“I hate innuendo. I don’t like where people get cute. I’m 36 years old. I’m not 12. I don’t need people to disguise what we’re talking about. I think we can get so cute with stuff like that. Al Green didn’t get cute. Conway Twitty didn’t get cute. They said it. We’re adults, and this is an adult record. We’ve always made adult music. I like songs like that, and that’s what this song is. This song is about sex. It’s about not being home to see your wife or girl for a long time, and thinking about that, preparing for that and executing that [laughs] is what this song’s about. It has nothing to do with anything else. I mean…that’s what it is, and the honesty of that, I hope people find refreshing, because I’ve not found anybody that hasn’t felt that at some point in time during their life.”
Mother’s Day is on Sunday (May 14th), and some of your favorite country artists are celebrating the mothers in their lives this weekend.
In 1914, Woodrow Wilson signed a proclamation designating Mother’s Day, held on the second Sunday in May, as a national holiday to honor mothers.
Chris Stapleton (Mother’s Day) OC: …great mom. :
“She’s a great mother. Just like she is with all people, she’s kind and generous with her time, and she’s also, she’ll make you tow the line too, but all great moms are that way. So, yeah, she’s a great mom.”
Clare Dunn (Mother’s Day) OC: …in the world. :41
“She is unrelenting in her love and her support, and even when we’re crazy kids and we screw up, it doesn’t matter. Her love knows no bounds. And her undying devotion to her kids – to my sister and I – always believing in us a million percent, always backing us up a million percent and helping us navigate life and navigate our dreams and helping us go towards that goal – those are some of the qualities that I hope to have some day as a mother, you know? And I’m so grateful I have THE best mom in the WORLD!”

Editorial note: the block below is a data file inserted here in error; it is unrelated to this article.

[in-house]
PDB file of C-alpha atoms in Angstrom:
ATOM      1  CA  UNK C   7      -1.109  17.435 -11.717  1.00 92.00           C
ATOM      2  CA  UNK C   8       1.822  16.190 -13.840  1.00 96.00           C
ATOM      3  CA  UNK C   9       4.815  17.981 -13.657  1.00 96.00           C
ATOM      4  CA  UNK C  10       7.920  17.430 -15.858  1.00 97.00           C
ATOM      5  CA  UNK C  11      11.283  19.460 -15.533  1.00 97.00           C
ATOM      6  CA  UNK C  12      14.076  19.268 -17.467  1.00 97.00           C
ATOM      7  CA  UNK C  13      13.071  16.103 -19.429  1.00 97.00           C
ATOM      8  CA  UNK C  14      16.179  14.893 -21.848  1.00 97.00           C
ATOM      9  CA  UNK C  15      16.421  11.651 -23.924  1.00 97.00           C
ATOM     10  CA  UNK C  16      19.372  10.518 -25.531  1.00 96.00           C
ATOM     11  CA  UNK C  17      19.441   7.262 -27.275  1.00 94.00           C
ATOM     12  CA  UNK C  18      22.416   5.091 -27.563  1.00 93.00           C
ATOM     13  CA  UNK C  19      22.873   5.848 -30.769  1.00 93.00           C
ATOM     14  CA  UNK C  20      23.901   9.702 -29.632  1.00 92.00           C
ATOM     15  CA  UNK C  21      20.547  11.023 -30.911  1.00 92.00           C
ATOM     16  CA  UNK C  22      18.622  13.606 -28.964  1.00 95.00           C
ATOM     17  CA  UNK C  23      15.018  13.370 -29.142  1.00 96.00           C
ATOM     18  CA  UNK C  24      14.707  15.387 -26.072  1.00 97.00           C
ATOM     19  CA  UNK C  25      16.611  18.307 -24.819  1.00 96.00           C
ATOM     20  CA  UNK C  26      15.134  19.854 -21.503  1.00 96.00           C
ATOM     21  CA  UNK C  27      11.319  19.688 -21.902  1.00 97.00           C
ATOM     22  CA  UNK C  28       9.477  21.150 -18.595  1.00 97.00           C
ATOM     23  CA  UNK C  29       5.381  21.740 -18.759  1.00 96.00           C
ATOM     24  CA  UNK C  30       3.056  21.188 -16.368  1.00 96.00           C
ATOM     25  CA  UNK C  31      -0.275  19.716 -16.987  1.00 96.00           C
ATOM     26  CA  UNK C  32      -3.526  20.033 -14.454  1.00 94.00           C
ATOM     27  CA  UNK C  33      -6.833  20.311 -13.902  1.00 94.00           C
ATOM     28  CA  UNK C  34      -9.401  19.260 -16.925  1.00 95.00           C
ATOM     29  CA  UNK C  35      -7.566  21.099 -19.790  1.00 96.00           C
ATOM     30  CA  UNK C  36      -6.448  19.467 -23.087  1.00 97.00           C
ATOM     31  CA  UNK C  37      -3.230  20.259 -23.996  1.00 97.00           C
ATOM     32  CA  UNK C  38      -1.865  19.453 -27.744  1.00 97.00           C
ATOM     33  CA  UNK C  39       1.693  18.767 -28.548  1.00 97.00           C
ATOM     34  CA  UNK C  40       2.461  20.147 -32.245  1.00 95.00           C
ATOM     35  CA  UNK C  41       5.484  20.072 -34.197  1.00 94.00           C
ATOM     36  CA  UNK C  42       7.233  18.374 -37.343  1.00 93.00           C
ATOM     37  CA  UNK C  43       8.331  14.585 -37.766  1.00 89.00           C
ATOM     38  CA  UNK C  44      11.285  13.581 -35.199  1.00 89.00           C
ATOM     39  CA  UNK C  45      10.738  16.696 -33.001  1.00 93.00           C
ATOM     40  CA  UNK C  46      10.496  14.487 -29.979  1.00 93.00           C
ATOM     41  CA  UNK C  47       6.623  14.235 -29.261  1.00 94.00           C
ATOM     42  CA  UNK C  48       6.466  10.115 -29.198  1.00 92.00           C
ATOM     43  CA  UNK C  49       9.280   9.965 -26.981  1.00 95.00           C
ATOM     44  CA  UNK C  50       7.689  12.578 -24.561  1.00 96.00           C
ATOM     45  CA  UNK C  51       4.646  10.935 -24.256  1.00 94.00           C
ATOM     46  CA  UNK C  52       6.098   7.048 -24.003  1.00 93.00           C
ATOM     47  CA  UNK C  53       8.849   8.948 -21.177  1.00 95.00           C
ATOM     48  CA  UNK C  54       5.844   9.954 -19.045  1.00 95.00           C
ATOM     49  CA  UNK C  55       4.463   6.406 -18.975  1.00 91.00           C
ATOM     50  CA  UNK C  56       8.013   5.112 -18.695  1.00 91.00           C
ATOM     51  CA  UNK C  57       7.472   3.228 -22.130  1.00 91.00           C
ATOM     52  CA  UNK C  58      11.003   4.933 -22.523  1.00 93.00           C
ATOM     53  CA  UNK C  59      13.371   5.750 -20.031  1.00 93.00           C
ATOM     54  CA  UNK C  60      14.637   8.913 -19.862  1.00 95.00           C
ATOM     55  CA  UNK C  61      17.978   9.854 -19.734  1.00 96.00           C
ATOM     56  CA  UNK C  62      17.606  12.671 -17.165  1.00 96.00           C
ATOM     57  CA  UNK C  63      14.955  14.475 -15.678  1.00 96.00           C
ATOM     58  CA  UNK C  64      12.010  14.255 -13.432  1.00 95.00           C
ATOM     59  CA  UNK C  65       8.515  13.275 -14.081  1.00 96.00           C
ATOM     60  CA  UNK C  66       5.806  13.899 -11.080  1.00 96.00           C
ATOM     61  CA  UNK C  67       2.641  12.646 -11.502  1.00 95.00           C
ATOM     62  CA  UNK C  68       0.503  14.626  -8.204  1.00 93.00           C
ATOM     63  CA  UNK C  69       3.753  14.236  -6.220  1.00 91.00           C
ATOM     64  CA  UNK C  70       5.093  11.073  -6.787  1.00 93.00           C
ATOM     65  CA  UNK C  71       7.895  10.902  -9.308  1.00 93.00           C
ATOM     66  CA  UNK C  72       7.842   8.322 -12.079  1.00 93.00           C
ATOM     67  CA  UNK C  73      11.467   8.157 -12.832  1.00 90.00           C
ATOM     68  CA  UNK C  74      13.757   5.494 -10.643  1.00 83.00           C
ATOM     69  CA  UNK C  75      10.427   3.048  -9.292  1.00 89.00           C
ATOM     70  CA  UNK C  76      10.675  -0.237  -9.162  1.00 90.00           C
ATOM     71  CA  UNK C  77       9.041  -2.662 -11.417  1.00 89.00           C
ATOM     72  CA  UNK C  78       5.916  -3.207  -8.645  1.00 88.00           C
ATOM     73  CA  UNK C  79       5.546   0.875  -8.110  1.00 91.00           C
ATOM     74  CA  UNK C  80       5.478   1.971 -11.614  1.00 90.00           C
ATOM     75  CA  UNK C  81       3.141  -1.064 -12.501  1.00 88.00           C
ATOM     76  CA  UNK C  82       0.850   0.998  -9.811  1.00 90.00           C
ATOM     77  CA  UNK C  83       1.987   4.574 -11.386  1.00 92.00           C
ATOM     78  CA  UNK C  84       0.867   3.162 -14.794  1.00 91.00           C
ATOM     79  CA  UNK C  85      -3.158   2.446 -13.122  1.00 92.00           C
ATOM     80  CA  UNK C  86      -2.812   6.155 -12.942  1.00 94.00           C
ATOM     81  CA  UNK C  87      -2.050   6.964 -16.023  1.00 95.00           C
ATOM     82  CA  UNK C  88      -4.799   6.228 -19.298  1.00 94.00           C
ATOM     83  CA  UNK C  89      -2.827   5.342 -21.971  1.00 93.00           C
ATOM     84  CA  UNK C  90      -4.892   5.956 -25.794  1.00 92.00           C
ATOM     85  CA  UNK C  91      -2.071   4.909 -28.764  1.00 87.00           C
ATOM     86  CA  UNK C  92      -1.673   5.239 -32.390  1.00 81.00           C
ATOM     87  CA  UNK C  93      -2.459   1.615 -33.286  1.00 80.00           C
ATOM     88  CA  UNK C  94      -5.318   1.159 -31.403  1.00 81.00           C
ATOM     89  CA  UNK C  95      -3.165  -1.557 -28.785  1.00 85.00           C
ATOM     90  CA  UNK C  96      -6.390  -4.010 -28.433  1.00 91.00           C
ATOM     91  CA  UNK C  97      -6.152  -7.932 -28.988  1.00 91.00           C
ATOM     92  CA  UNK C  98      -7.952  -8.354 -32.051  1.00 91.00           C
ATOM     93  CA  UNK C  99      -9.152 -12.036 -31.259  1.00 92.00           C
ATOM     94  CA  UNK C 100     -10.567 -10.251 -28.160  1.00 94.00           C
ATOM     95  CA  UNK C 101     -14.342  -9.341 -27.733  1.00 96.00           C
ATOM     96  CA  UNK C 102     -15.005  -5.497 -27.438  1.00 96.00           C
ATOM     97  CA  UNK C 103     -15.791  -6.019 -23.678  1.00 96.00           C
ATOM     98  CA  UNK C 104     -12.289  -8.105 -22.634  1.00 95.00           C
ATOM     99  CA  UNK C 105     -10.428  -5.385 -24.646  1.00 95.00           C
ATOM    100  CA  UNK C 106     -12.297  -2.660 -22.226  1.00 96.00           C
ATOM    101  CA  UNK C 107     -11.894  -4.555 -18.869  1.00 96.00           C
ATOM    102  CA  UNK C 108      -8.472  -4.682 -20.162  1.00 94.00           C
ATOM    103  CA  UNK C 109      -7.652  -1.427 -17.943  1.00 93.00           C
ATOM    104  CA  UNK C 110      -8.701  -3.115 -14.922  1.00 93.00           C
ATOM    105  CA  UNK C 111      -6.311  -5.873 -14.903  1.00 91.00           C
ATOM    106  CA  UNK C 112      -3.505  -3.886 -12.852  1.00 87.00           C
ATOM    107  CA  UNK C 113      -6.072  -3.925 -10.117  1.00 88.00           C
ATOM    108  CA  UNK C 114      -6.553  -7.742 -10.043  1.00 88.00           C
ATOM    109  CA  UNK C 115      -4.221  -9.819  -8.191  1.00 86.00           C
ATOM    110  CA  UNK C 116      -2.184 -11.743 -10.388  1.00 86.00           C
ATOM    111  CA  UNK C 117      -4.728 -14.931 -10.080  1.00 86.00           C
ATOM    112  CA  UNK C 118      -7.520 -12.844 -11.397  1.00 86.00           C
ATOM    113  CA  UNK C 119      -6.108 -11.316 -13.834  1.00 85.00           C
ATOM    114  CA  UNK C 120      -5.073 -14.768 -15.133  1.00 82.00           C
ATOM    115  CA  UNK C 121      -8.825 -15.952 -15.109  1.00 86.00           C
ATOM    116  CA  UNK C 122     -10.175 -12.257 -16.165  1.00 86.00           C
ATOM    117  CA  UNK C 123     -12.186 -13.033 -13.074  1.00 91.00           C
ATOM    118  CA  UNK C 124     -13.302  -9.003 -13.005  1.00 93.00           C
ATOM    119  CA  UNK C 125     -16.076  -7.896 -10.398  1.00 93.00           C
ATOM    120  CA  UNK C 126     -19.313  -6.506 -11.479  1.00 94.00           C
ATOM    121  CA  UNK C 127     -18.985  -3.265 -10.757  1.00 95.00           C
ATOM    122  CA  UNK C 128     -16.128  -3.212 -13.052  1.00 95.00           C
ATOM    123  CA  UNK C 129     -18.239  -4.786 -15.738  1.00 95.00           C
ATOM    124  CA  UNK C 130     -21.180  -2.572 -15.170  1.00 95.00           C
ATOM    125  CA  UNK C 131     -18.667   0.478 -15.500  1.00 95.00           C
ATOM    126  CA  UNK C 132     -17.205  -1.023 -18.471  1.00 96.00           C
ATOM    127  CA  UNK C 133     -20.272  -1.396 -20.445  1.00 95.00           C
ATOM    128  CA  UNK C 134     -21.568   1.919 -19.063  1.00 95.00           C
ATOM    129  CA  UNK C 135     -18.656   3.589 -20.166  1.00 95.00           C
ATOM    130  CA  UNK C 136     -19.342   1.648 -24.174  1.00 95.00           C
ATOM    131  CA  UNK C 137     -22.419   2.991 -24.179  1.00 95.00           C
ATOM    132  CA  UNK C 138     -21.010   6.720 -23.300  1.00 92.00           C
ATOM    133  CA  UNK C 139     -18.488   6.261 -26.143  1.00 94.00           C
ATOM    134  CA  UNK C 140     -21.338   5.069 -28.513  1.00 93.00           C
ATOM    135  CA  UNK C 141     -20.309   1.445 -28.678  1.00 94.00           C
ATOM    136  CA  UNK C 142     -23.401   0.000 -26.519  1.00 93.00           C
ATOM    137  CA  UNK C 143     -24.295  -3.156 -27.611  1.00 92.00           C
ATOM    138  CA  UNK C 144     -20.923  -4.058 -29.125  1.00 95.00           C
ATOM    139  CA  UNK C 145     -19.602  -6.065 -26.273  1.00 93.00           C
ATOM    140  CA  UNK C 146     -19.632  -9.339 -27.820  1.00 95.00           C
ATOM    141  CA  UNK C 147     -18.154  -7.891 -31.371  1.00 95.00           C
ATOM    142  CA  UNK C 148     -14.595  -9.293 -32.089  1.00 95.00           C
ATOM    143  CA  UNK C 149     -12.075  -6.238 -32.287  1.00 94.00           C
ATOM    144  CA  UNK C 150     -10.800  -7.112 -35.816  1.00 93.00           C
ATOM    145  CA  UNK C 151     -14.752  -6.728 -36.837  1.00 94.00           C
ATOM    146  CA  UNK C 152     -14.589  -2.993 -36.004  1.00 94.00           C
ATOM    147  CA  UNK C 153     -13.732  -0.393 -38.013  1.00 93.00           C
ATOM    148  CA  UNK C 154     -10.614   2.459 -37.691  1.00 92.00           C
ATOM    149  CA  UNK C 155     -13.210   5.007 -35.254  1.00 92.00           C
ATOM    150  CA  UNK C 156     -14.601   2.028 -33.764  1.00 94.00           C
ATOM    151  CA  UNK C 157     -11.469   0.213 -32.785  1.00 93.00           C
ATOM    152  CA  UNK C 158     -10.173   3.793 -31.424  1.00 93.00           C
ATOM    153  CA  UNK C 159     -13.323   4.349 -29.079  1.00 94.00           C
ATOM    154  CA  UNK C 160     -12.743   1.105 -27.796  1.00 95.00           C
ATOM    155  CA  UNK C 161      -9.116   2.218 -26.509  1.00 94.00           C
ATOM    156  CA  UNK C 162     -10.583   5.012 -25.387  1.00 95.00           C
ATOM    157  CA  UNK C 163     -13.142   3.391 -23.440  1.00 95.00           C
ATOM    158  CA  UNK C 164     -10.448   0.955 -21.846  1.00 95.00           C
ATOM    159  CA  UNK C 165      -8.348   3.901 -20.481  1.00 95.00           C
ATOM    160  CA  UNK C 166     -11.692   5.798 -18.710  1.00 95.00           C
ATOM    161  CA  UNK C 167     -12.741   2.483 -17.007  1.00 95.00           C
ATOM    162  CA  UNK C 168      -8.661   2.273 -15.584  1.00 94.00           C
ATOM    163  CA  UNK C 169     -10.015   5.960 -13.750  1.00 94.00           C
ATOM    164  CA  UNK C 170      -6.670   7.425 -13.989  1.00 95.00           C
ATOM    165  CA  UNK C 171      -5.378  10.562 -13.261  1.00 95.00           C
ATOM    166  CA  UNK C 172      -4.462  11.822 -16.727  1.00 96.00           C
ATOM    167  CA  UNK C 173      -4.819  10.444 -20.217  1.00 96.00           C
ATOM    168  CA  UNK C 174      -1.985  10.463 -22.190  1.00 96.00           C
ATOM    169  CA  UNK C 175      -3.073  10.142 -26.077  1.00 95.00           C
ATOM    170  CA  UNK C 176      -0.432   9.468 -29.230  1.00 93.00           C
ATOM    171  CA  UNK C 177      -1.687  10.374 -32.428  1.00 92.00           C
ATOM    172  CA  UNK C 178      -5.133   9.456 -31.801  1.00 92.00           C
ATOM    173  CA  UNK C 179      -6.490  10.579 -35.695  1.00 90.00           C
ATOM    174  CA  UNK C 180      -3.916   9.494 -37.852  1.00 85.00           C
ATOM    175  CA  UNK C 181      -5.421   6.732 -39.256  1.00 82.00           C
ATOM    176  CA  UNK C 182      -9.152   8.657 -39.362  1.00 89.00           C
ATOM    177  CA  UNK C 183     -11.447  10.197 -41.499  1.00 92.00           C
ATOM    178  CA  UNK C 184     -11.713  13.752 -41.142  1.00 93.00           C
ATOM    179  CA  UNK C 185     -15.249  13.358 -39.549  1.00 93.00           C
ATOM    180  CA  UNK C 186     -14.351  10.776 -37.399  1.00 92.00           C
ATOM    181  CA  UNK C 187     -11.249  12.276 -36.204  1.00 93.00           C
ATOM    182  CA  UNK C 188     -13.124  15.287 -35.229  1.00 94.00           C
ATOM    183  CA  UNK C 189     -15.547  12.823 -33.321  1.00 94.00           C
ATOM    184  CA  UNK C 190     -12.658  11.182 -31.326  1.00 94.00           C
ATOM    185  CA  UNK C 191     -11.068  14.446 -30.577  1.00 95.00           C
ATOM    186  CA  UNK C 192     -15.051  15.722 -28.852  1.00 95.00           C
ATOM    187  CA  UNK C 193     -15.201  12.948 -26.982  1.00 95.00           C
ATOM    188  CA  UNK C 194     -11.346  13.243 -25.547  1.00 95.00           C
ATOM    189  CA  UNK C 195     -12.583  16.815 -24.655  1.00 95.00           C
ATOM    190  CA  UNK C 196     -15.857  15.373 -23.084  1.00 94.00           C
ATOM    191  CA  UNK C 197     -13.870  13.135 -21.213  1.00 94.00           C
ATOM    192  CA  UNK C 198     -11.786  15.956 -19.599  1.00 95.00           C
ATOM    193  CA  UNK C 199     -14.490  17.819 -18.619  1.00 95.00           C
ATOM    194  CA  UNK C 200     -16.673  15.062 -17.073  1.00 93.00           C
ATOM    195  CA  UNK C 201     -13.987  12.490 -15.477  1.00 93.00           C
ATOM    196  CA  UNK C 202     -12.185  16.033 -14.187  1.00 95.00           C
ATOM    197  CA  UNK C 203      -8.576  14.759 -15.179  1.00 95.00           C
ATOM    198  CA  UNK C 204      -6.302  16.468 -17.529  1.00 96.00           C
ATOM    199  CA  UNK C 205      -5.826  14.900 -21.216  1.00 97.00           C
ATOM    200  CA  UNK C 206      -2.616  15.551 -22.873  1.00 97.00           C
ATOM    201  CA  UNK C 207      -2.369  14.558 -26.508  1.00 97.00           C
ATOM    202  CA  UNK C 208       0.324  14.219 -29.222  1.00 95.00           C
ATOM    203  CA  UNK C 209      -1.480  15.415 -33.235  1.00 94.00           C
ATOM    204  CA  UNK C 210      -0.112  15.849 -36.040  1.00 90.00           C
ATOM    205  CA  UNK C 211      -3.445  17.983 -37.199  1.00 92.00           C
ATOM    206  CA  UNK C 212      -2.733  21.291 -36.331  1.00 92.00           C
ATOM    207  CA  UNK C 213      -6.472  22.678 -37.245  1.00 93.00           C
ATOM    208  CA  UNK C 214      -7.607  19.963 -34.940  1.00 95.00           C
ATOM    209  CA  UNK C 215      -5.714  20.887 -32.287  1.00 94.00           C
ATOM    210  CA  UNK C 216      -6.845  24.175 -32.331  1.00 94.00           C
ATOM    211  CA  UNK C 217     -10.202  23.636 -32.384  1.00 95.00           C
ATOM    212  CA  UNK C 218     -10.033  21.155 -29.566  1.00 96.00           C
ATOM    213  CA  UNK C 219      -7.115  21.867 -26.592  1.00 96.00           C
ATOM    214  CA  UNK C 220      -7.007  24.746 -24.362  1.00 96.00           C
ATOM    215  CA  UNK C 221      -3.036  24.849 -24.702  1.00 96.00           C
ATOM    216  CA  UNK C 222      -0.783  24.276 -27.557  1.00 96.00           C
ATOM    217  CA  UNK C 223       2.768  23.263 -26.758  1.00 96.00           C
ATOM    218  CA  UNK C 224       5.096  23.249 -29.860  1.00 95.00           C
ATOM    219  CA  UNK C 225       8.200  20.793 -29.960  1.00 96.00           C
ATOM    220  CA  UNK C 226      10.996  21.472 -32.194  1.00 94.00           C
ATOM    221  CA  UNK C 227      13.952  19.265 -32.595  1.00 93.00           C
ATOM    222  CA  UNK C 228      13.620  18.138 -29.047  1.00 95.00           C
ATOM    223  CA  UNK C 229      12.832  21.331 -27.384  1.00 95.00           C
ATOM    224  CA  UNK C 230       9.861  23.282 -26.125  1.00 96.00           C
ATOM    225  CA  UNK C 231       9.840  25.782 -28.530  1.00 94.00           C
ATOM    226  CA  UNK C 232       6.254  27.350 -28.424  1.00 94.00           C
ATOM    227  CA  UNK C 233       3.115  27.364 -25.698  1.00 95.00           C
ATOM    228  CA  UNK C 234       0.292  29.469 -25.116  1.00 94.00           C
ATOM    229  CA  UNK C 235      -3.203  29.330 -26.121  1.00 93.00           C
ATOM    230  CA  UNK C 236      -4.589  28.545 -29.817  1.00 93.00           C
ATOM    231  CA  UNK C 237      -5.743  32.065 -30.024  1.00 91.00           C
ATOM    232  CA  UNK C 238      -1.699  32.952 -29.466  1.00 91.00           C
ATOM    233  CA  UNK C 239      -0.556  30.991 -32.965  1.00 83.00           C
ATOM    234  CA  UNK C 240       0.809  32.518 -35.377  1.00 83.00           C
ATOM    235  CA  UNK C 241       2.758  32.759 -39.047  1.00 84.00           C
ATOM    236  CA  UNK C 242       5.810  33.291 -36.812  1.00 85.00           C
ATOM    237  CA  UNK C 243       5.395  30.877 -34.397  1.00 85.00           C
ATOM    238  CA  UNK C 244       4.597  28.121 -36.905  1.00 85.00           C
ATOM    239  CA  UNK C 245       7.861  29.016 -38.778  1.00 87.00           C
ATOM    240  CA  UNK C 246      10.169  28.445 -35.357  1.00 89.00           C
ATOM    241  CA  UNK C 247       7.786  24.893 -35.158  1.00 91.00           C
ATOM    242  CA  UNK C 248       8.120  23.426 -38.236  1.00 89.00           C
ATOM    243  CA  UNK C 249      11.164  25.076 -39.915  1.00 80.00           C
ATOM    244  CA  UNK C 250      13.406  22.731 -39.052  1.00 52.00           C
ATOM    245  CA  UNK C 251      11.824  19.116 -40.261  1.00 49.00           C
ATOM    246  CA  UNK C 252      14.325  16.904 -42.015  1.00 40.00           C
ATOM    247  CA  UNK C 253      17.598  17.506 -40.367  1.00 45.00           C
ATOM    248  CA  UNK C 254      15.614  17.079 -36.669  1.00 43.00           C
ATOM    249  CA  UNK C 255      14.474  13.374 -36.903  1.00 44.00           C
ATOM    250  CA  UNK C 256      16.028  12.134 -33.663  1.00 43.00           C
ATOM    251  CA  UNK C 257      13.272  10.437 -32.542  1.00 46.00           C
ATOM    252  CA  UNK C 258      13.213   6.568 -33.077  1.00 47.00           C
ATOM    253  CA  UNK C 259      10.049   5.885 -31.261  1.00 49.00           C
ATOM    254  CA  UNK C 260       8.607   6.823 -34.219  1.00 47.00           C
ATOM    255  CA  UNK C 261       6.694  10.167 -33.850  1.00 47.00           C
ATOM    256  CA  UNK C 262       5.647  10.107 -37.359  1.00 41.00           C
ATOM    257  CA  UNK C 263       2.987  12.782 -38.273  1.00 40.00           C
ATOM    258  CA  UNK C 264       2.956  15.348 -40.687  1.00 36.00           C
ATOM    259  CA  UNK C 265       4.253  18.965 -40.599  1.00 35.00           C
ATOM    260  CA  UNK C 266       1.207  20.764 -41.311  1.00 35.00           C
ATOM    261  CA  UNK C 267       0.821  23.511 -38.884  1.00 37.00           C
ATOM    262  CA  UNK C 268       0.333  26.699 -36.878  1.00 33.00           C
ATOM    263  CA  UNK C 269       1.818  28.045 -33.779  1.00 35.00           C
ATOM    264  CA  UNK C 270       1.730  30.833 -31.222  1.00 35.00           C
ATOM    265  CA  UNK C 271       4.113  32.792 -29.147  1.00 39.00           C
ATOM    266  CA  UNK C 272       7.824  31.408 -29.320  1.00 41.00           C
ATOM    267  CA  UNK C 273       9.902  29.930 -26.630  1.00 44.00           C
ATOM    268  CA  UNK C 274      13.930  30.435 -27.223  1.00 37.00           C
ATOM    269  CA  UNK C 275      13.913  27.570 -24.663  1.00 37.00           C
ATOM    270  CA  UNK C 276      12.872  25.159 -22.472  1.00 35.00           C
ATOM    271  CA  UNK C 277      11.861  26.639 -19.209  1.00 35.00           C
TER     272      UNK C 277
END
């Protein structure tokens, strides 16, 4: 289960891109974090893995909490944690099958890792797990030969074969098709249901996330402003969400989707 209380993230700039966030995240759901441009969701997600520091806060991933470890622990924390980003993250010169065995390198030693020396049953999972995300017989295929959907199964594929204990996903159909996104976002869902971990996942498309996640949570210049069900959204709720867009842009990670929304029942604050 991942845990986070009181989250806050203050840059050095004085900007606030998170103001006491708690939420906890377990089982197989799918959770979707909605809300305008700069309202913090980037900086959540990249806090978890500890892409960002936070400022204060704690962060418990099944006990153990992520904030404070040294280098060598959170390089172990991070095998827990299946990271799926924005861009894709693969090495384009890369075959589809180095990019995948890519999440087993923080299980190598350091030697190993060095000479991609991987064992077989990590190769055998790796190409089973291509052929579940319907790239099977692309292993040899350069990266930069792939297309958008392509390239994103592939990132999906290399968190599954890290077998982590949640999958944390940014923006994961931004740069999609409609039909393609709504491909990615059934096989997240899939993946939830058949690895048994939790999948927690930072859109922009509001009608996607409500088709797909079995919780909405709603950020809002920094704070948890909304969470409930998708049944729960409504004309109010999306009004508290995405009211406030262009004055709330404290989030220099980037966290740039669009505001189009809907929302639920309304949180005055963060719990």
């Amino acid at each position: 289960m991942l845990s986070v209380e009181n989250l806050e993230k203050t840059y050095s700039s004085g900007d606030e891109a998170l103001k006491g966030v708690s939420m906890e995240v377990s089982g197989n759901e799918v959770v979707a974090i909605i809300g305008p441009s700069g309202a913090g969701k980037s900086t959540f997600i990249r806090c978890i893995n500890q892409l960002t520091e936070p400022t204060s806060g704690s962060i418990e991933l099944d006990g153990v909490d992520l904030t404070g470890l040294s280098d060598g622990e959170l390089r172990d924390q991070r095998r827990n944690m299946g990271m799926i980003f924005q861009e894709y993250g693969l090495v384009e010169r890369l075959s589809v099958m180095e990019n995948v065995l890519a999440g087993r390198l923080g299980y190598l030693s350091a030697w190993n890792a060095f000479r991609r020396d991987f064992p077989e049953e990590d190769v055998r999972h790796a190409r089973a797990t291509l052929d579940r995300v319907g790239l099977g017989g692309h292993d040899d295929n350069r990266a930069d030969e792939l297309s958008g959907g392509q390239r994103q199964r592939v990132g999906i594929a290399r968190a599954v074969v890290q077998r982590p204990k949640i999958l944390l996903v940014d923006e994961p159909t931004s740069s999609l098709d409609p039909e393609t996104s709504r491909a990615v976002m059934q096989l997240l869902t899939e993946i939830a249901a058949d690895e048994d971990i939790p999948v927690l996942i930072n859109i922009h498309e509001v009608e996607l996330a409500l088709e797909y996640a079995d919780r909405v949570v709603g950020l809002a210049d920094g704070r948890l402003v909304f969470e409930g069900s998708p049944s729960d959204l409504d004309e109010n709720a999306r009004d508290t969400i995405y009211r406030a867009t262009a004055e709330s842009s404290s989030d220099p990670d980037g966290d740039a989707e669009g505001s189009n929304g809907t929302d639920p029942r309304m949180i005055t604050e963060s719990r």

Darius Rucker (Mother’s Day) OC: …killed me. :17
“I think that’s the main reason I am how I am…an innate fear of disappointing my mom. My mom’s not even alive, and I have a fear of her looking down from heaven and going, ‘Man I’m just disappointed in my son.’ She could have said anything in the world to me, but if she would have said, ‘Son, you just disappointed me,’ That would have killed me. It would have killed me.”
Darius Rucker (Mother) OC: …in my corner. :44
“My mom was just always great. She worked a lot. She was a nurse and she worked a lot. She took a lot of overtime and stuff to make sure we could live basically, but she always just so supportive, ever since I was a kid. I was always a music kid. Growing up in an African-American neighborhood, I was never that guy who was gonna be pigeonholed to let people say I could only listen to this and I could only do this, because I was African-American. She always supported whatever I wanted to do, whatever I wanted to listen to, wherever I wanted to go, she always had my back. Going to college and everything, she was my biggest supporter and never let my brothers and sisters knock me down or try to tell me I can’t do this or that. All of my success comes because my mother was always in my corner.”